A beginner programmer's guide to building Grails apps

"From Zero to Grails" is a series of programming books written with the beginner, with absolutely no programming experience, in mind. Volume 1 explains how to reason about code by stepping through loops and thinking about the program pointer. It explains what functions are and it introduces object-oriented concepts.


Volume 1 starts by teaching HTML; building a simple website. Then, it covers Groovy, a programming language similar to Java. Then, it moves on to Grails. Grails is a combination of Groovy and HTML. The same site that was built in HTML is built again. This time, with additional functionality enabled by Grails.


The first volume is streamlined, teaching only what you need to know to get your first Grails site up and running. Subsequent volumes, coming in 2015, will go back and cover topics in more detail to round out your knowledge of Groovy/Grails.


Companion website

This website serves as a companion site for the book. The HTML and Grails demos are hosted here.


There is also a forum at forum.ZeroToGrails.com for readers of the books to ask questions and get answers about HTML, Groovy, and Grails.


If you don't already have a copy, you can purchase one from buy.ZeroToGrails.com.


Picture Explained

The picture shows some Groovy code and some arrows to help you reason about it. This code is the solution to one of the example in the book. It is an example about scope.


Scope determines what variables are visible where. Different variables are "active" based on where in the code they are defined-- local variables defined inside functions stay inside functions.


Follow the arrows to see where the numbers start and how they travel through the code to get to the output at the bottom.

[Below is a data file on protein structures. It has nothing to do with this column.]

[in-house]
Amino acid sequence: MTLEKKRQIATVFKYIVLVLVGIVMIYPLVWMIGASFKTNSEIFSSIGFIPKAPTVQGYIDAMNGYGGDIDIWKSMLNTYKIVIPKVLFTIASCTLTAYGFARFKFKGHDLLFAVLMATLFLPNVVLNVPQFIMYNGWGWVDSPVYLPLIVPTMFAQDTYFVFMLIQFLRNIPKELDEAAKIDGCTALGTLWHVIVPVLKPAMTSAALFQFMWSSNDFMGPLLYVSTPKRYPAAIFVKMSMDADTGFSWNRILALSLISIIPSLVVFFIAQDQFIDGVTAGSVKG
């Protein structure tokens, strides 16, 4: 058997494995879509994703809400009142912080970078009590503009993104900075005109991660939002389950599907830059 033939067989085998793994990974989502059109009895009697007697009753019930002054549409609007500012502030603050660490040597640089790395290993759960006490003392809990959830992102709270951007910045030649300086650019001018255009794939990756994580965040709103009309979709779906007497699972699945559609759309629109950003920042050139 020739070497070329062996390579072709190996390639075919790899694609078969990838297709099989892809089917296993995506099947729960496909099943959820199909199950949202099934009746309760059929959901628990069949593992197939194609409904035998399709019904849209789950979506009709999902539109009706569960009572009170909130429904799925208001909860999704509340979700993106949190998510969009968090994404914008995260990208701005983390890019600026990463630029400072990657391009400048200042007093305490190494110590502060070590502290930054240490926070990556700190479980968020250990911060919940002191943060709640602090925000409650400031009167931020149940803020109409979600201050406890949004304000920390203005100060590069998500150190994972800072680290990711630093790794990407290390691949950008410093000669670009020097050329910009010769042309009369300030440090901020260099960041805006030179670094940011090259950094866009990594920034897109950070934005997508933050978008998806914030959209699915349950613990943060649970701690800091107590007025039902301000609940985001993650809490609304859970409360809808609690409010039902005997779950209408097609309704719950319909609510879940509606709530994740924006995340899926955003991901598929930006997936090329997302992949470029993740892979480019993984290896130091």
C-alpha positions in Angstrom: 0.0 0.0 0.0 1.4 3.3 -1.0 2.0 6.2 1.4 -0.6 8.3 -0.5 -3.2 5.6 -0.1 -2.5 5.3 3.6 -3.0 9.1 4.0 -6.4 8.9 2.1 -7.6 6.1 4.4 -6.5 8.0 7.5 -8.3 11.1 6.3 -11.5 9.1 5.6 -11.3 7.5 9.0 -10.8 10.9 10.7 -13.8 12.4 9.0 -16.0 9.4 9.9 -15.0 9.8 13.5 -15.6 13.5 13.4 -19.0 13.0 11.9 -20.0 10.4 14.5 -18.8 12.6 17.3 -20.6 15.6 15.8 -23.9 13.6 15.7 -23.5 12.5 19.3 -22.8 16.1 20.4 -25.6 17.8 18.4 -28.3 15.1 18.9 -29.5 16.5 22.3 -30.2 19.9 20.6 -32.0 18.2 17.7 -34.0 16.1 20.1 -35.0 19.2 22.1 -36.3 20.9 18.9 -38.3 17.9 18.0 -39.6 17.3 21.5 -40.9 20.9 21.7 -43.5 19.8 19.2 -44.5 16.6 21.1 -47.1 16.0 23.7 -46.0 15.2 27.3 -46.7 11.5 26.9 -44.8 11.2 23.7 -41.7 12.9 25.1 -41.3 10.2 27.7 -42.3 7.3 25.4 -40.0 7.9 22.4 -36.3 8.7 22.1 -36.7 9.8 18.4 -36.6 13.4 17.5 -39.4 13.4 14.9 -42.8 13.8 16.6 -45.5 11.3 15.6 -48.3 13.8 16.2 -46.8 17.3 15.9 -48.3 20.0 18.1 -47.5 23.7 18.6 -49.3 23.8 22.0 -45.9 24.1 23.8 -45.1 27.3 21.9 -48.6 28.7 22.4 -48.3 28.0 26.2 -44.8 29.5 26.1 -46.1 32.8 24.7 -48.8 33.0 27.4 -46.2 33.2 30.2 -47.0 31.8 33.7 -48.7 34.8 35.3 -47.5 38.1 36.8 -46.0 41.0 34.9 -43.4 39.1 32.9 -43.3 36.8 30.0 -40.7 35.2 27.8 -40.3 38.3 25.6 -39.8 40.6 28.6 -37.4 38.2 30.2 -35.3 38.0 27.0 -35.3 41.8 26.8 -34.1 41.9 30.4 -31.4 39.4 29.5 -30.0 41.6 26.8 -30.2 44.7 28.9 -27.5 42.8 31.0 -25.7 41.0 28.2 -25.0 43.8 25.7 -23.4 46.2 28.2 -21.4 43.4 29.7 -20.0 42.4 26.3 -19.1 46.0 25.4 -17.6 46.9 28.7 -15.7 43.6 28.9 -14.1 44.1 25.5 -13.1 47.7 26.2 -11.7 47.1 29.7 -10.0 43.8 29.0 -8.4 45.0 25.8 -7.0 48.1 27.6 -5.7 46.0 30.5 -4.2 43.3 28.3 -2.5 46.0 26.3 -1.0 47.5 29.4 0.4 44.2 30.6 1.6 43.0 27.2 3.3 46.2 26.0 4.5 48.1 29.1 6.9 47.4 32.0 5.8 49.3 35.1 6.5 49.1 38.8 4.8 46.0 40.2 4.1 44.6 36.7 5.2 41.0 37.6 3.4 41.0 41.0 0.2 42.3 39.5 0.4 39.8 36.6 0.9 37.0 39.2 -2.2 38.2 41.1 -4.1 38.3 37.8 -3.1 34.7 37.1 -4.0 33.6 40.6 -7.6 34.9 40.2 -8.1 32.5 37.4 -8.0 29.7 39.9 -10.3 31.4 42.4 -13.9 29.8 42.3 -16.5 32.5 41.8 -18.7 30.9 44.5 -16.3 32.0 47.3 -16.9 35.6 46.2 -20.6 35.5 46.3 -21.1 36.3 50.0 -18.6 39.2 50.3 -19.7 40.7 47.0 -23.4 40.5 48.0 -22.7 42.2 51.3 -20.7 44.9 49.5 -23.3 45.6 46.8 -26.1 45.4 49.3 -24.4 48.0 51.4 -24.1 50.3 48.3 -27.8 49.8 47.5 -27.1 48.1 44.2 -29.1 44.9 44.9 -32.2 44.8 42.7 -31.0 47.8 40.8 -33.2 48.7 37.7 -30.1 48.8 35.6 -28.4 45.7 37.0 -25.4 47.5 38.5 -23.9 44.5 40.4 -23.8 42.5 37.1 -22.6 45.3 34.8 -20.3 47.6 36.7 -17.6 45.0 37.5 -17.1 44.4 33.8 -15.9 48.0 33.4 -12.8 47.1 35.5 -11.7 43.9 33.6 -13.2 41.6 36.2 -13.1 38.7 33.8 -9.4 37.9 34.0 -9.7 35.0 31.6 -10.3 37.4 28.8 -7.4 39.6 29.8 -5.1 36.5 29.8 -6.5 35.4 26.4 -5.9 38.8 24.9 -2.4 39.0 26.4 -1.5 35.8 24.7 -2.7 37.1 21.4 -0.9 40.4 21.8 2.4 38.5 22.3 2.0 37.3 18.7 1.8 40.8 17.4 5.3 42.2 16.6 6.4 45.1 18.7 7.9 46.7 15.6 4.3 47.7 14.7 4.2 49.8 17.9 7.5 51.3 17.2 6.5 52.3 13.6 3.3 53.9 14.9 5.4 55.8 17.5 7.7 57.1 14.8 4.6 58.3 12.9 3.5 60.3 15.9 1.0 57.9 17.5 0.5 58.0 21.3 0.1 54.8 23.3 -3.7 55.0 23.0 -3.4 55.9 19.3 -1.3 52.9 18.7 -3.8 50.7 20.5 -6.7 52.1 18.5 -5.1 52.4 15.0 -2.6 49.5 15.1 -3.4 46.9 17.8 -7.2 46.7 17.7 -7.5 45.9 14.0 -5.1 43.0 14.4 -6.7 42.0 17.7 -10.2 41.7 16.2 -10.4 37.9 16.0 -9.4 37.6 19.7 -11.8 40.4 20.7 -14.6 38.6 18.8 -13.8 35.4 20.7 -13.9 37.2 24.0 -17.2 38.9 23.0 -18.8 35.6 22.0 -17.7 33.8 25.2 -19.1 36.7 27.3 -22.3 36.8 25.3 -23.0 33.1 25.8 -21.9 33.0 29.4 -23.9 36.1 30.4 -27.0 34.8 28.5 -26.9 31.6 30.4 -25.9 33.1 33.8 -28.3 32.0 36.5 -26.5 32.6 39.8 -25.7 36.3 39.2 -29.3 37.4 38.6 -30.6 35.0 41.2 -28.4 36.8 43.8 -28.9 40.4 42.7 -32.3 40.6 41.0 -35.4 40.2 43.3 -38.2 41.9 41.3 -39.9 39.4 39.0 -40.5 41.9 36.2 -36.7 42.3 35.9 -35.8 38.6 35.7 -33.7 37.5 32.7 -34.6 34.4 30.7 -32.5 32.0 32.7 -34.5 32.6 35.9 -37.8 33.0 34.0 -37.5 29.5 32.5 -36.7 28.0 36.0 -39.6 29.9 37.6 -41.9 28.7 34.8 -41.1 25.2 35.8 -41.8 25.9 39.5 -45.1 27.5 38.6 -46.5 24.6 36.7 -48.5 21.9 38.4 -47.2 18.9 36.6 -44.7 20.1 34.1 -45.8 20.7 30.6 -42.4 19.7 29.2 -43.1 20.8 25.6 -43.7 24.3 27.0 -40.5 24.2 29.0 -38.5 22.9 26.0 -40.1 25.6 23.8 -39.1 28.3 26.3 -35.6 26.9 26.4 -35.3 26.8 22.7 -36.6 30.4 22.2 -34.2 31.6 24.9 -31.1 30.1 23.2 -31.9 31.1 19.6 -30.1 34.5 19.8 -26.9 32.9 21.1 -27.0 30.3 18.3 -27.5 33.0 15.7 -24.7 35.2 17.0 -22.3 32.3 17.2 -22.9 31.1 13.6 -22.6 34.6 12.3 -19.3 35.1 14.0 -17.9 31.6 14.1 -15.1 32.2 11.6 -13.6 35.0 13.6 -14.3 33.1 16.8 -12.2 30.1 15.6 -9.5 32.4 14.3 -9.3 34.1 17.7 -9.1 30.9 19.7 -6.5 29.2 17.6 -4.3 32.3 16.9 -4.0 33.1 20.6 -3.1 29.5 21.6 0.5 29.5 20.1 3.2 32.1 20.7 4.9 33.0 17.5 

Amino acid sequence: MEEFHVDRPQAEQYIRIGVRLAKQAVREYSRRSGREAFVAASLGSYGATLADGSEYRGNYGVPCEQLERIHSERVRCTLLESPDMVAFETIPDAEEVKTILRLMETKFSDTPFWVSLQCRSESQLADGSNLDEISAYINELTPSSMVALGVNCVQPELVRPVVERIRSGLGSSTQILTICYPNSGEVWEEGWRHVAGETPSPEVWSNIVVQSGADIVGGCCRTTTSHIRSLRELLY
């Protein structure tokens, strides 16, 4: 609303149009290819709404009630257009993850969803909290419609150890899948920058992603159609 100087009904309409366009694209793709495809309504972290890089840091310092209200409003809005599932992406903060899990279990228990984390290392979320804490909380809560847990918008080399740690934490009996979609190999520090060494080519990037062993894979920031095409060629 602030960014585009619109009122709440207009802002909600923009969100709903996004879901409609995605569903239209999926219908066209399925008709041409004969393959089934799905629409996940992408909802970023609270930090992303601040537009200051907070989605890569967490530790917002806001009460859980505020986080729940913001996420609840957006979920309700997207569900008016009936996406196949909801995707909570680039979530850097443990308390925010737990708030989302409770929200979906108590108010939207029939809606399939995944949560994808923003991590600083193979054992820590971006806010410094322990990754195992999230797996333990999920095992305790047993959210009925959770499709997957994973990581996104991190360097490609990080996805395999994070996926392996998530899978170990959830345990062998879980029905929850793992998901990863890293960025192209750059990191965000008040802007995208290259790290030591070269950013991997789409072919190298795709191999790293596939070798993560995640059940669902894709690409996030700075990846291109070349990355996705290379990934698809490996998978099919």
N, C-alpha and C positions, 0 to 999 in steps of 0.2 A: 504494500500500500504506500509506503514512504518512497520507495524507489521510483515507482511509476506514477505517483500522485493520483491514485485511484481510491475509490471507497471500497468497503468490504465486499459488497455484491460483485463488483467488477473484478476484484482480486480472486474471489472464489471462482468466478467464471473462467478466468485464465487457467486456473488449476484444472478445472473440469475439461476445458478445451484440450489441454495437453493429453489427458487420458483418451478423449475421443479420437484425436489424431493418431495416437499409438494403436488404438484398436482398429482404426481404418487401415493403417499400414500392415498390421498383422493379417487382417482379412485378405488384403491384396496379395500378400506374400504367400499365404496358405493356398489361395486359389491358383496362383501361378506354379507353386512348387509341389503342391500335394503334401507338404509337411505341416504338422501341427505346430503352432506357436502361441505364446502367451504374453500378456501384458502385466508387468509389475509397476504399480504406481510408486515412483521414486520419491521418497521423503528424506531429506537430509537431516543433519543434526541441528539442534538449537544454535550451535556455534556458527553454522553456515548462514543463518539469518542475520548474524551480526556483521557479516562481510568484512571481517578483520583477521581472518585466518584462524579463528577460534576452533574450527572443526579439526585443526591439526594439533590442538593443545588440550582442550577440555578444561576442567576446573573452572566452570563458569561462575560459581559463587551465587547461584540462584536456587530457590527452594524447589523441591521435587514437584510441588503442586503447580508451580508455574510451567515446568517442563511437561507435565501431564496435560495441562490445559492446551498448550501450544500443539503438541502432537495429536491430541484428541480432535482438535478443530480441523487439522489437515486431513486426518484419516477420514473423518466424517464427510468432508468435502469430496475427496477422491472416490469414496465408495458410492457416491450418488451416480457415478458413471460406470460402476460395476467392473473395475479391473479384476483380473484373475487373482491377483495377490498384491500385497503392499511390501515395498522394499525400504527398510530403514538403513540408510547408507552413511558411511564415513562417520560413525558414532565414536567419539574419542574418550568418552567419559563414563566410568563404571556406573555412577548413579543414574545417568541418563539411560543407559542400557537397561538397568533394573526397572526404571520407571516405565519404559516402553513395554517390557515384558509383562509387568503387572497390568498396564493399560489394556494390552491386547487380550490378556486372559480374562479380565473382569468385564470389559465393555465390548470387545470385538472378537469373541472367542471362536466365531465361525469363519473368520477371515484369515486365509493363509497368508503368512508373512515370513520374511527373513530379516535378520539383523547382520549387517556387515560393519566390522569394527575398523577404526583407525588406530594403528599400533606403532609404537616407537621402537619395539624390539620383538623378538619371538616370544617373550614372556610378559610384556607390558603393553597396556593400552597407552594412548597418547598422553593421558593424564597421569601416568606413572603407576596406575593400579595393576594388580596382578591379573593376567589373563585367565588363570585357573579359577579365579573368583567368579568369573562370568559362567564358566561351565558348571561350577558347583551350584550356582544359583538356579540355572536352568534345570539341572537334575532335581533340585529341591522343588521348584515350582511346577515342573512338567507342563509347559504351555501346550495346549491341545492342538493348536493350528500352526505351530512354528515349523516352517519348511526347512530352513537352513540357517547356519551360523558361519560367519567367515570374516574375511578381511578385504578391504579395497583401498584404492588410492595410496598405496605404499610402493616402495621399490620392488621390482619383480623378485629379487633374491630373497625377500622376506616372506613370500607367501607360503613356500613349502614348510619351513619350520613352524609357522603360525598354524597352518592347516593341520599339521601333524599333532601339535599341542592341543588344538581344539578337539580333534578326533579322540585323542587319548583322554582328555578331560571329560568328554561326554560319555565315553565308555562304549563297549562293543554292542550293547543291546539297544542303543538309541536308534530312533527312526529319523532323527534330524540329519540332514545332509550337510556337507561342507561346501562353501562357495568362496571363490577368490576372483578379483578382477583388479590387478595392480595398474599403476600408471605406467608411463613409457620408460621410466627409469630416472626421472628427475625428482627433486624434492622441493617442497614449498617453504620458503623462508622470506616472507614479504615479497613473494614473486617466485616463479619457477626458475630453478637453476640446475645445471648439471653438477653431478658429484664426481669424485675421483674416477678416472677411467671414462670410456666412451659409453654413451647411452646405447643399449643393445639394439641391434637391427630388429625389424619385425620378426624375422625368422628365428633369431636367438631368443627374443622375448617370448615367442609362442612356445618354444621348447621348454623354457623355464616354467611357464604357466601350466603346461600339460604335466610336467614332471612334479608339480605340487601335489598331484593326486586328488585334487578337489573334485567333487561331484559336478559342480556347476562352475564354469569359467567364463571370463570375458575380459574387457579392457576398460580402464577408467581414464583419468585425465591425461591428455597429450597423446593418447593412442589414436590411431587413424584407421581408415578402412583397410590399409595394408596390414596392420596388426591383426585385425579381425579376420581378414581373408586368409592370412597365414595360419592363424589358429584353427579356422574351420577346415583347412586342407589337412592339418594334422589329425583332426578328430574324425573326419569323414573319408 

About HTML and Groovy/Grails

This book is divided into 3 sections: HTML, Groovy, and Grails.


HTML is the language of the web. It’s been around since 1989 and is used to define web pages. If you already know HTML, just check out the HTML site that we are building to verify that you know all the HTML tags that will be used later in developing the Grails website. Then, skip to the Groovy section.


Groovy is a programming language. It is a lot like Java. Java is a very popular programming language that is "write once, run anywhere." This means that you can write a program one time and it will run on Mac, Windows, or Linux without any changes. Not all programming languages are like this. Microsoft has a series of languages called .Net which are designed to run only on Windows machines. An Android app can only run on an Android phone, etc. Java is “write once, run anywhere” by having something called the JVM, or Java Virtual Machine. The JVM is the program that runs Java programs. So, the JVM is written once for each operating system (Windows, Mac, and Linux are examples of operating systems) and any Java program will run on any JVM.


The JVM doesn't understand Java as the programmer writes it. Java must be translated to something called Java Byte code during a process called compilation. To compile just means to translate a programming language to another form. Groovy has a very close relationship to Java: Groovy code compiles to Java Byte code as well. So, they look the same to the JVM. Java code itself is valid Groovy code but not vice versa. Groovy is considered more concise and flexible than Java and is an alternative to the classic Java language. Java and Groovy are used for general purpose applications, not necessarily related to the web.


Grails is a “convention over configuration” web framework. Convention over configuration means there are conventions that, when followed, allow the Grails framework to do a lot of work for you. It uses Groovy to create HTML pages in a dynamic way that ends up being easier to use and maintain than plain HTML development.